Bruce A. Van Buskirk and Lori A. Van Buskirk, Plaintiffs-Appellants,
The United Group of Companies, Inc., DCG Funds Management, LLC, DCG/UGOC Funds Management II, LLC, Michael J. Uccellini, Executor of the Estate of Walter F. Uccellini, MCM Securities, LLC, Millennium Credit Markets, LLC, Davis Capital Group, Inc., Jessica F. Steffensen, Executrix of the Estate of Walter F. Uccellini, Defendants-Appellees, Richard W. Davis, Jr., Defendant.
Submitted: April 11, 2019
appeal from a judgment of the United States District Court
for the Northern District of New York (Sharpe, /.) dismissing
their claims for lack of subject matter jurisdiction and the
district court's subsequent denial of a motion for
reconsideration, arguing that the district court failed to
consider evidence that the parties were diverse at the time
of filing. Because courts may freely permit jurisdictional
amendments even at the appellate level, we vacate the
judgment of the district court and remand for further
proceedings consistent with this opinion.
A. Gotto, Keller Rohrback L.L.P., Phoenix, Arizona and David
J. Ko, Keller Rohrback L.L.P., Seattle, Washington, for
Michael B. de Leeuw & Tamar S. Wise, Cozen O'Connor,
New York, New York, for Defendants-Appellees.
Before: Calabresi, Lohier, Sullivan, Circuit Judges.
RICHARD J. SULLIVAN, CIRCUIT JUDGE
Bruce and Lori Van Buskirk ("Plaintiffs") appeal
from a judgment entered by the United States District Court
for the Northern District of New York (Gary L. Sharpe, /.)
dismissing Plaintiffs' claims for lack of subject matter
jurisdiction and the district court's subsequent denial
of a motion for reconsideration. Plaintiffs argue that, on
de novo review, the entire record on appeal
demonstrates that they were citizens of Florida - not New
York - at the time they filed their suit, and therefore
satisfied the complete diversity requirement of 28 U.S.C.
§ 1332, establishing federal subject matter
jurisdiction. As explained below, because an appellate court
may freely permit jurisdictional amendments, we vacate the
judgment of the district court and remand so that Plaintiffs
may amend their complaint. At that time, the district court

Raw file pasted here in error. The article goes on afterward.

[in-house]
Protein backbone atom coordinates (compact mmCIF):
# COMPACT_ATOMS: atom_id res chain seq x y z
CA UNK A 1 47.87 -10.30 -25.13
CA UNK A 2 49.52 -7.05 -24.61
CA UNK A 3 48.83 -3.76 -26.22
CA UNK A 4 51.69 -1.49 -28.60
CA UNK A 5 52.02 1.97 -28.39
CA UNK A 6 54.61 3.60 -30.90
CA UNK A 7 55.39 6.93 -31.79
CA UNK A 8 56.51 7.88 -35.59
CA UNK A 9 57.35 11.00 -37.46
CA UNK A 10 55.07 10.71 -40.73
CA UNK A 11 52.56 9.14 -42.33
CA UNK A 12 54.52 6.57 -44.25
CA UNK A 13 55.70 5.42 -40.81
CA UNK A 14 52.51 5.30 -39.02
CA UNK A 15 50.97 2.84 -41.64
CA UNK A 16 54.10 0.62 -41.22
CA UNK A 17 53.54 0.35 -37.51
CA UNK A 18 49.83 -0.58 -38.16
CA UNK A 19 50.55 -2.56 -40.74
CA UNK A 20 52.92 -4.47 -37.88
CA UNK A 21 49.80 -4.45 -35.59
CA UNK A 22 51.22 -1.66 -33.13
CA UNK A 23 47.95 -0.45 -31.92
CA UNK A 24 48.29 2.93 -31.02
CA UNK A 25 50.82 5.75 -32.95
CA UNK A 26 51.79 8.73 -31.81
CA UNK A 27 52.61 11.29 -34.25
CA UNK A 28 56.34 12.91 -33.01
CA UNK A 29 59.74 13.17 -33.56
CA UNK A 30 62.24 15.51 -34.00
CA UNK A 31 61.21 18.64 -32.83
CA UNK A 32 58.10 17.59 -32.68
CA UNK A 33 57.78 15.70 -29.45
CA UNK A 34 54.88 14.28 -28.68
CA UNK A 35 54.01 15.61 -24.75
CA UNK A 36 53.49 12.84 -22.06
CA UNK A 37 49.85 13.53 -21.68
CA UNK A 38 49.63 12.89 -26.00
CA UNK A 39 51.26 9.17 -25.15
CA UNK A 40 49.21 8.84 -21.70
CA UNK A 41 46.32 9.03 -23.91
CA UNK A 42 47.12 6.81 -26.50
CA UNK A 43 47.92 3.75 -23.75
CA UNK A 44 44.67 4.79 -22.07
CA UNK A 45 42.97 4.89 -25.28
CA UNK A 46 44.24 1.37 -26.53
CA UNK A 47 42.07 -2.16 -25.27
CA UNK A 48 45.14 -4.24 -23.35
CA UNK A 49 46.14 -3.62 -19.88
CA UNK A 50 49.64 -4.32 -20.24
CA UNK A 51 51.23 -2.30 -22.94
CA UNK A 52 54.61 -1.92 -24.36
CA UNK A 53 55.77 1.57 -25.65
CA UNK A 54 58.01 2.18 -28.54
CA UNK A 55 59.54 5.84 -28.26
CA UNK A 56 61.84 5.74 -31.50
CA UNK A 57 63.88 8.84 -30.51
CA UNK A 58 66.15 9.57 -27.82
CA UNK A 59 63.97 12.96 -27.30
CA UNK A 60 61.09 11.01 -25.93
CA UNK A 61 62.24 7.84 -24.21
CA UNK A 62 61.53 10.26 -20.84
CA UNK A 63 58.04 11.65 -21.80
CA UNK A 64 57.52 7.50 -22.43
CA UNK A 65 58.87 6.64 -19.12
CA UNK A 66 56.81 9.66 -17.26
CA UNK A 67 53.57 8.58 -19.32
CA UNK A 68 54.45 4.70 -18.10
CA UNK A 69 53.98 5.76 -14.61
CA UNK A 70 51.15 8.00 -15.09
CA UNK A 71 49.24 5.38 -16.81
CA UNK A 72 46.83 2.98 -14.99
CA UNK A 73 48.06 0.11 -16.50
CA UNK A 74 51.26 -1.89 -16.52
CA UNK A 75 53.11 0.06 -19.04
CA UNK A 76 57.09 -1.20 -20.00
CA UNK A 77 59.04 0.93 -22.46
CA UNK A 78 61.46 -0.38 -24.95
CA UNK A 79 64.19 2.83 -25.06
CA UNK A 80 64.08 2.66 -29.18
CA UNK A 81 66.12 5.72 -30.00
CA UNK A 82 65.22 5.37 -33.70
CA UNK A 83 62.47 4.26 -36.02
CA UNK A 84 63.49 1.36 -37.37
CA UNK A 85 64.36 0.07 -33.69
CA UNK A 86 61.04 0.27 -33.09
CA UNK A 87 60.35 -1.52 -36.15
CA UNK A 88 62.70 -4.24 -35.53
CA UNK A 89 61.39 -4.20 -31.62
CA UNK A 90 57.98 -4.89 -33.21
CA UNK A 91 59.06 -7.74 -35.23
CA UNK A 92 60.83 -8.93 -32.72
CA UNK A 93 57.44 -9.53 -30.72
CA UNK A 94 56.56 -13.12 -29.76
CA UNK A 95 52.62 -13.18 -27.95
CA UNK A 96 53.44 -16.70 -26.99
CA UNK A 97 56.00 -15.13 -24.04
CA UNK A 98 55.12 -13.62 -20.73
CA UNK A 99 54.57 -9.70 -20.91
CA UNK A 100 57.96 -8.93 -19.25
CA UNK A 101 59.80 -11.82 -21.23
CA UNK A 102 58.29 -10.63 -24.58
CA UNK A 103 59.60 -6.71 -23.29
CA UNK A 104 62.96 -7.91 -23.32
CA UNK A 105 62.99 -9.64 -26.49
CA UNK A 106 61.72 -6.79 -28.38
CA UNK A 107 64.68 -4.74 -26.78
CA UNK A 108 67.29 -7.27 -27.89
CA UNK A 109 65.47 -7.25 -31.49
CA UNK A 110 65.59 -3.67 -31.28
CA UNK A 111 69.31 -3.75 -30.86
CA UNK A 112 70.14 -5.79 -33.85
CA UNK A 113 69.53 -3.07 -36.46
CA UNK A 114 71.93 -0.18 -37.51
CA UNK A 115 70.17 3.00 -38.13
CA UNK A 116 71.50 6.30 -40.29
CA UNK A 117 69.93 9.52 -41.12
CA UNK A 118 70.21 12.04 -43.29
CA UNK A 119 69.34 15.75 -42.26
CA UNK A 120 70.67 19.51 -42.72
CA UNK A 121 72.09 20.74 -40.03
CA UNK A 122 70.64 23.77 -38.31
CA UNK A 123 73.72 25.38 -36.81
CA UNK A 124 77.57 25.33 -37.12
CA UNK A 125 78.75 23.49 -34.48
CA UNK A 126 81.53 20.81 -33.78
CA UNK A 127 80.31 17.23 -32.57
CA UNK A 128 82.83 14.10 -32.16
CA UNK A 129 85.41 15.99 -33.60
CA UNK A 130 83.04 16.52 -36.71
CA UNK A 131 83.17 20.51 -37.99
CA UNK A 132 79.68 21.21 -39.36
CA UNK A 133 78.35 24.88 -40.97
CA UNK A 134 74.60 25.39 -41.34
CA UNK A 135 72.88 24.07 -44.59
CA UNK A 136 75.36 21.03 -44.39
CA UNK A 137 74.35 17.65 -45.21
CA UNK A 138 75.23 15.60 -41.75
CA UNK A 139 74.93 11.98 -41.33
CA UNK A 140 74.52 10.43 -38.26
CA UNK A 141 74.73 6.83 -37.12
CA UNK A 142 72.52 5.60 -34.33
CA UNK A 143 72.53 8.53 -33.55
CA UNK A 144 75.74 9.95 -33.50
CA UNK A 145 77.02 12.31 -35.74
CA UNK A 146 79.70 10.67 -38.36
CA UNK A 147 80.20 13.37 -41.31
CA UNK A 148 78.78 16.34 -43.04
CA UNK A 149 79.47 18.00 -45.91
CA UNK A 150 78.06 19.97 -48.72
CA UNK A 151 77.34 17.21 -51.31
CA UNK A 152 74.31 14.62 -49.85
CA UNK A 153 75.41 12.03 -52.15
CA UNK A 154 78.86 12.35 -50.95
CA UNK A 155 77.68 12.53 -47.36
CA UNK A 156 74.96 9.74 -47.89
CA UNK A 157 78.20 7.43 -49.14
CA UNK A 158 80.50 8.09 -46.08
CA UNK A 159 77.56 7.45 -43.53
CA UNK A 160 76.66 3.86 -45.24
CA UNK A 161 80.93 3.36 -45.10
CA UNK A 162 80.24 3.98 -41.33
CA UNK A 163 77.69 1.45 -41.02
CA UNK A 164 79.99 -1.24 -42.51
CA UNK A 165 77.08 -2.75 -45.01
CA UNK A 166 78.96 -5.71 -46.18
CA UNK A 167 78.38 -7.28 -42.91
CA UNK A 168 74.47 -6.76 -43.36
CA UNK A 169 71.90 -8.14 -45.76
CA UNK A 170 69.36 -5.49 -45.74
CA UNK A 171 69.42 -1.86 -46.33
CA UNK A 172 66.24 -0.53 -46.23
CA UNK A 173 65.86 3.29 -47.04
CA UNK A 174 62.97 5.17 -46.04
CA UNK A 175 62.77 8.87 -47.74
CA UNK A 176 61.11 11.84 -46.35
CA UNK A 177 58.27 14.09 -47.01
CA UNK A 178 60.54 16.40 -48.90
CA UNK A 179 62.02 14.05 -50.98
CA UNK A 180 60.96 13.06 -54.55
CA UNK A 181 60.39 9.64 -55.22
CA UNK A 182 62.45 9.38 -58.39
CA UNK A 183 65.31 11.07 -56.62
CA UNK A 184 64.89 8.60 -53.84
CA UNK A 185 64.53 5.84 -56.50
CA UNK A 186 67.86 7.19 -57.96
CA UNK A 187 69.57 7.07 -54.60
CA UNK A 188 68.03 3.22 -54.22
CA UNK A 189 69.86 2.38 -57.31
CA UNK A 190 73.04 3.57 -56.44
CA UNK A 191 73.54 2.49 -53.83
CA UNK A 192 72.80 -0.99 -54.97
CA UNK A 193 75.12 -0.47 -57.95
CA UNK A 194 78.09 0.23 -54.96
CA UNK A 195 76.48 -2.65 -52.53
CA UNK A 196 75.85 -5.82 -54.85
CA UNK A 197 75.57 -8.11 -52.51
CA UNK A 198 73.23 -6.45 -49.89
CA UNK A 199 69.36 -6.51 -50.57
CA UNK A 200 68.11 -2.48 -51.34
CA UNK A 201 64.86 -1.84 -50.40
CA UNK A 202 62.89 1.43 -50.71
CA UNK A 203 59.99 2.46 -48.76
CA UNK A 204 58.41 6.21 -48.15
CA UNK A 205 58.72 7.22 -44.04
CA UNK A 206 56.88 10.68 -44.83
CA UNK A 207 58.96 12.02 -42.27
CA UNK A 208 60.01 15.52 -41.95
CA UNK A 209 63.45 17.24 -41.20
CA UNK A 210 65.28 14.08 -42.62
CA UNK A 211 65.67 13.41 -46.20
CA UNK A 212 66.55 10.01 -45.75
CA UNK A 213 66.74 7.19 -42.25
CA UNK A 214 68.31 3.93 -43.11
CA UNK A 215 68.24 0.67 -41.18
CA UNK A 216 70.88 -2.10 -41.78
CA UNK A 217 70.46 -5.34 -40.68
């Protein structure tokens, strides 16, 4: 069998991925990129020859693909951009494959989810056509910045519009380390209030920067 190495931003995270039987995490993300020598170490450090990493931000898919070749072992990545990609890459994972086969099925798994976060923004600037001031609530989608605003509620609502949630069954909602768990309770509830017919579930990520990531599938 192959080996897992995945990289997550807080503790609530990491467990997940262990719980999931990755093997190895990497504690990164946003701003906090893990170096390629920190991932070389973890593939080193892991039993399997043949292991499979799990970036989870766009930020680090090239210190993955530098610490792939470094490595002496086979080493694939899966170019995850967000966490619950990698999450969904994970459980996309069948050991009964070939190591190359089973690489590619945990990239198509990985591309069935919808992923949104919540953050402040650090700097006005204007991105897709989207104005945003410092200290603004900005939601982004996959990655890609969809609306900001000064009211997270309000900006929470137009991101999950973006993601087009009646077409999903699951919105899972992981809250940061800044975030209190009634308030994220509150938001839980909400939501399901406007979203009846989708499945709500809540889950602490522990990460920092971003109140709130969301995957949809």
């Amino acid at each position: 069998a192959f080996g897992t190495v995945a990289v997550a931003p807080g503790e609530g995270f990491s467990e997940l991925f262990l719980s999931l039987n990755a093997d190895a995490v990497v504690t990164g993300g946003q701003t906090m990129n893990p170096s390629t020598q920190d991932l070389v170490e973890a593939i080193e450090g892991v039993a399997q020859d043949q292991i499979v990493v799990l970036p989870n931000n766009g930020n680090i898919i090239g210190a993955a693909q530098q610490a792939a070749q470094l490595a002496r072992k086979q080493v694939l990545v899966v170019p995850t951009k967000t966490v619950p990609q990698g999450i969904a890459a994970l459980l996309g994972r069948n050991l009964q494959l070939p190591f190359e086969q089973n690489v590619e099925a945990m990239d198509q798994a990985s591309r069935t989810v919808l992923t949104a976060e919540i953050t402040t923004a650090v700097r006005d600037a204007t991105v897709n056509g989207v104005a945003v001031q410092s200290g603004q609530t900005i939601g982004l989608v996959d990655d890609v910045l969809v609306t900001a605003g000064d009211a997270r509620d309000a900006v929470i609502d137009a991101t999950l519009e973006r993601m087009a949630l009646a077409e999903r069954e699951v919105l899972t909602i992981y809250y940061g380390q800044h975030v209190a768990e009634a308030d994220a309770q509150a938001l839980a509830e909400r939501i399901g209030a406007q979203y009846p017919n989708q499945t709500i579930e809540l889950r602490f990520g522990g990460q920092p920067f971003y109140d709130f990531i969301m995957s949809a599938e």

may also consider whether to impose costs - including
attorney's fees - on Plaintiffs attributable to their
failure to provide the district court with all relevant
evidence at the time of the order to show cause.
2016, Plaintiffs brought suit against Defendants-Appellees
("Defendants") - The United Group of Companies,
Inc.; DCG Funds Management, LLC; DCG/UGOC Funds Management
II, LLC; MCM Securities, LLC; Millennium Credit Markets, LLC;
Davis Capital Group, Inc.; and individual officers of the
various companies - alleging violations of state law
including common law fraud, breach of fiduciary duty,
negligent misrepresentation, unjust enrichment, and aiding
and abetting fraud. Plaintiffs subsequently amended their
complaint twice. In all three iterations of their complaint,
Plaintiffs alleged that they were "resident[s] of
Cobleskill, New York" and that Defendants were citizens
of New York or North Carolina.
February 2018, the district court ordered Plaintiffs to show
cause as to why the action should not be dismissed sua
sponte under Federal Rule of Civil Procedure 12(h)(3)
for lack of subject matter jurisdiction. Plaintiffs submitted
a two-paragraph response stating that the court had diversity
jurisdiction because "Plaintiffs used to reside in
Cobleskill, New York . . . but sold their residence in New
York and now reside" in Naples, Florida. J. App'x at
107. Plaintiffs argued that Defendants were aware of this
"domicile" because they had sent mail to the
Florida address. Plaintiffs also attached (1) blurry
photocopies of their Florida drivers' licenses - one
visibly dated "12-28-2016" - and (2) a photocopy of
a January 2018 piece of mail from one Defendant addressed to
Plaintiffs at the Florida address. In a March 21, 2018 docket
entry, the district court agreed with Defendants that
"Plaintiffs . . . failed to satisfy their burden of
proving that they were citizens of states diverse from those
of all defendants at the time of filing" and dismissed
the complaint for lack of subject matter jurisdiction. J.
App'x at 119. Judgment was entered that day.
thereafter filed a motion for reconsideration, arguing that
dismissal was improper and submitting "Declaration[s] of
Domicile" - sworn statements signed by Plaintiffs on May
9, 2013 indicating that they then resided in Florida and
intended Florida to be their permanent home. On April 13,
2018, the district court denied the motion because the
affidavits were known to Plaintiffs at the time of the prior
order to show cause and Plaintiffs had failed to invoke any
of the strict grounds for reconsideration. Plaintiffs
subsequently filed a timely notice of appeal from the
district court's April 13, 2018 order denying
Plaintiffs' motion for reconsideration.
Standard of Review
generally treat an appeal from a denial of a motion for
reconsideration that largely renews arguments previously made
in the underlying order as bringing up for review the
underlying order or judgment. See "R" Best
Produce, Inc. v. DiSapio,540 F.3d 115, 121-22 (2d Cir.
2008). "When reviewing the dismissal of a complaint for
lack of subject matter jurisdiction, we review factual
findings for clear error and legal conclusions de
novo, accepting all material facts alleged in the
complaint as true and drawing all reasonable inferences in
the plaintiff's favor." Liranzo v. United
States,690 F.3d 78, 84 (2d Cir. 2012). "Denials of
motions for ...